El nombre de los nuestros

El nombre de los nuestros

Novel , 2001


El nombre de los nuestros is a disturbing story based partly on oral accounts transmitted to Lorenzo Silva by his grandfather and father and partly on the author’s archival research about Spain’s protracted expeditionary war in the western Sahara during the 1920s. Toward the end of the novel a hard-bitten sergeant is talking with a young recruit who has survived his tour of duty in Morocco and will soon return to Spain. The boy remarks on the capriciousness of war, how some live, some die, and his premonition that each soldier has a bullet with his name on it that will eventually kill him. The sergeant replies that every bullet that finds its mark carries the name of the universal soldier, "el nombre de los nuestros", and that every soldier should remember those who died, regardless of the flag under which they had fought.

Although this statement of soldierly solidarity occurs at the end of the novel, from the outset we sense a cruel dichotomy between the designers and the fighters of wars. This sentiment intensifies when Silva’s virtual-reality descriptions let us feel what life was like in the trenches. Although these soldiers fought in the deserts of North Africa over eighty years ago, they hauntingly resemble the young grunts sent to the jungles of Vietnam. In fact, as the novel progresses, it seems Silva could have co-written the screenplays for Oliver Stone’s Platoon and Stanley Kubrick’s Full Metal Jacket through the force of an intricate prose that infects us with the anxiety felt by his protagonists. Silva sustains the supercharged mélange of terror and impending doom by trifurcating the story line among the battle fronts of Sidi Dris, Afrau, and the hellhole of Talilit. Specifically, each chapter involves us in what is taking place at a particular position, and just when the action seems to reach the boiling point, the author breaks away to the fighting at another front; and so on almost up to the end of the story. His achievement of suspended crescendo produces unforgettable impressions. Silva’s study in horror engages all five senses: we watch dumbstruck the disembowelment of a soldier whose captors laugh at his attempt to contain his intestines; hear the shrieks of another who is being castrated; feel the maddening thirst of humans pushed to the extreme of imbibing their own urine; taste the rancid pork from swine fed on human body parts; and inhale the ubiquitous odor of gangrene and dysentery. The only moments of respite from this Dantesque existence come when Silva shifts his focus from land to sea and portrays life aboard the navy rescue ships. However, these interludes serve only as a torturer’s pause lest we succumb prematurely to the pain that we must still endure in an attempt to understand man’s inhumanity to man.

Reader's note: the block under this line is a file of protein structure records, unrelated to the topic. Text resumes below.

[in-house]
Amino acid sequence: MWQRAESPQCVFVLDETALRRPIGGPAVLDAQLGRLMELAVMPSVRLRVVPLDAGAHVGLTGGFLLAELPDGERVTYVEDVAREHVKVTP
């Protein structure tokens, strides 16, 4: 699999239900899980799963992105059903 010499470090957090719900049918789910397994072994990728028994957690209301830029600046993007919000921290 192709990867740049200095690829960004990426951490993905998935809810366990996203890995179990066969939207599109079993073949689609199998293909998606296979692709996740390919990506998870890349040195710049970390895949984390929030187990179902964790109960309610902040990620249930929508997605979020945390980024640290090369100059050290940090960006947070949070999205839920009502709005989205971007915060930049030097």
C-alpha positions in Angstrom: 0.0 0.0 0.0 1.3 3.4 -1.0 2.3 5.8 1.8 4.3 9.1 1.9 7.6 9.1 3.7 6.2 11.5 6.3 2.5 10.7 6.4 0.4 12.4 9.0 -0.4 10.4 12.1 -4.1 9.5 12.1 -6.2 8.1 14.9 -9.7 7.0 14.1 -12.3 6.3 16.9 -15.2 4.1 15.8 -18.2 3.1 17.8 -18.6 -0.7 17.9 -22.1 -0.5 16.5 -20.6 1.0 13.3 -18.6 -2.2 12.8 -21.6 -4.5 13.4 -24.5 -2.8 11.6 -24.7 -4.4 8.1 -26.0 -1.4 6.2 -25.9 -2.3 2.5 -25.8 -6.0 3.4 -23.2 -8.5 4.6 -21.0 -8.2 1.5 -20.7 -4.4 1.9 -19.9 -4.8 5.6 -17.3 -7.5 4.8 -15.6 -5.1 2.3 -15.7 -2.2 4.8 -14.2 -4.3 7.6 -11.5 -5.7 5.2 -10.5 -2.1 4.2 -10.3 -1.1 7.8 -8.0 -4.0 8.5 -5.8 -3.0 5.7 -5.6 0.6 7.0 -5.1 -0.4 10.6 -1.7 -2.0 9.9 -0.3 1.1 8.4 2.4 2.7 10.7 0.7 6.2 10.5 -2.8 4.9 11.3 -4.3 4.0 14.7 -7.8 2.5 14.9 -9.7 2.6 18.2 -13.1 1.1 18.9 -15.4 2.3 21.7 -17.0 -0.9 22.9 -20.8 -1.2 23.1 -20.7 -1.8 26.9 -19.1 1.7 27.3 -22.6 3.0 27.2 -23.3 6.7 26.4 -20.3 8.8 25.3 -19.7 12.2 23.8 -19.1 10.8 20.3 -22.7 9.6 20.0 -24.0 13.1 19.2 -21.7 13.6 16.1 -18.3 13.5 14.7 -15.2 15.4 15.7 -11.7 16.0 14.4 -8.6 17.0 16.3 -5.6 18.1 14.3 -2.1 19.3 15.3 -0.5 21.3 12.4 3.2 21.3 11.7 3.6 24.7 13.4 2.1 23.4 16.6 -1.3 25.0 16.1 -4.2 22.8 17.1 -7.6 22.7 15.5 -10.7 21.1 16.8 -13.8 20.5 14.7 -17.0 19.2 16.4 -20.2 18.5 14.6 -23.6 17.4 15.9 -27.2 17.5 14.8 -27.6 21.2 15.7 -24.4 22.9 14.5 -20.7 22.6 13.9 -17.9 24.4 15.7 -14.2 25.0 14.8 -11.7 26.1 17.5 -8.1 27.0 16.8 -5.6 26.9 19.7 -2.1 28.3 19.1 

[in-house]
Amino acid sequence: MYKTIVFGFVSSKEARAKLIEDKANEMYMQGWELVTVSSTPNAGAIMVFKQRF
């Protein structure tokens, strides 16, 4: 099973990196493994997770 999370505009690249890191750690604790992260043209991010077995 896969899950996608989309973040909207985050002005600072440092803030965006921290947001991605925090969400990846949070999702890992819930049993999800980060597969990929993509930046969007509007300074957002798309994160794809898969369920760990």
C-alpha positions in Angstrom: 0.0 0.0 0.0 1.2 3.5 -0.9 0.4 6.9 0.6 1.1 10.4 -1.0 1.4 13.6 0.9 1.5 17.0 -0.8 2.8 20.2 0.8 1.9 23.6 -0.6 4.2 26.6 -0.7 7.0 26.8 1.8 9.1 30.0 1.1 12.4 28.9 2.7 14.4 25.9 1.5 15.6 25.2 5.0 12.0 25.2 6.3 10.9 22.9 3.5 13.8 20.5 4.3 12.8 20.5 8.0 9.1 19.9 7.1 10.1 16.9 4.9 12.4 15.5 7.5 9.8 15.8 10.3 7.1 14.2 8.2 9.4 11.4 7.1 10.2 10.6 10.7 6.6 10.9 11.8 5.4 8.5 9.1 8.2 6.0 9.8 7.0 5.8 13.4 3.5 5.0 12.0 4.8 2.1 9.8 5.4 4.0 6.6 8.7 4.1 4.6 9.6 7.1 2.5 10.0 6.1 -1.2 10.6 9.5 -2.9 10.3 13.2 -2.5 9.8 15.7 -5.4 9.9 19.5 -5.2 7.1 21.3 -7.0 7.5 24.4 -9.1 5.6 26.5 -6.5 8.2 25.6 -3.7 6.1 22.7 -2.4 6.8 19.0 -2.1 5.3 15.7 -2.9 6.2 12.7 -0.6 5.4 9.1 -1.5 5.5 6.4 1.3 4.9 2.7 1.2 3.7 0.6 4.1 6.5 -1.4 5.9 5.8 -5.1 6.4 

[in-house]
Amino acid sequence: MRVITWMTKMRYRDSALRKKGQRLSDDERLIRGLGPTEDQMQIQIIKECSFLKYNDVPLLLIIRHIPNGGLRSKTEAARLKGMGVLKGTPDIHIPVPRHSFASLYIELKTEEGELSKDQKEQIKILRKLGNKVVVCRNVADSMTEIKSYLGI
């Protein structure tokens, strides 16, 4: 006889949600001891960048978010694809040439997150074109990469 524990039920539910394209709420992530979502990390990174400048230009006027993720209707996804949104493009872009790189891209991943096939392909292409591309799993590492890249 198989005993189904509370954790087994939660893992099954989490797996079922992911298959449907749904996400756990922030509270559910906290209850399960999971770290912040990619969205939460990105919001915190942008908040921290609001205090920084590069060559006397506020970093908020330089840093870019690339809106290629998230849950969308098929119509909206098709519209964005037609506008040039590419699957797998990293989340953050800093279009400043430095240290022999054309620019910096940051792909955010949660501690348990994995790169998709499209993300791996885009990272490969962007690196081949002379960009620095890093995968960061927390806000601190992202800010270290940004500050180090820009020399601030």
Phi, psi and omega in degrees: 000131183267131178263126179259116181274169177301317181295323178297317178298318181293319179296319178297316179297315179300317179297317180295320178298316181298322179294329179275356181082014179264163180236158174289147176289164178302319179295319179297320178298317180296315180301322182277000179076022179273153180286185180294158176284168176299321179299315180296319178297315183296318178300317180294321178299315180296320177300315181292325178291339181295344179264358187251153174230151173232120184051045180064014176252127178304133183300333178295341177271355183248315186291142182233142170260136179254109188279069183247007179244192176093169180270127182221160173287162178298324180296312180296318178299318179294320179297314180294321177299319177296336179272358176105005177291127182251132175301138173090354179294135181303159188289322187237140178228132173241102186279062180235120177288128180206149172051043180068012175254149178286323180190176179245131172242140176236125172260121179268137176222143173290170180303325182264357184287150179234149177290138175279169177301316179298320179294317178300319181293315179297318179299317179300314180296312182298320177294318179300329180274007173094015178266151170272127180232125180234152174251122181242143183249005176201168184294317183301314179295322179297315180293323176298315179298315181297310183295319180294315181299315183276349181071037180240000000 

El nombre de los nuestros is a biting indictment of a contemporary attitude of those of us who, despite all the wars and concomitant suffering, have yet to see human life as the sine qua non of our all.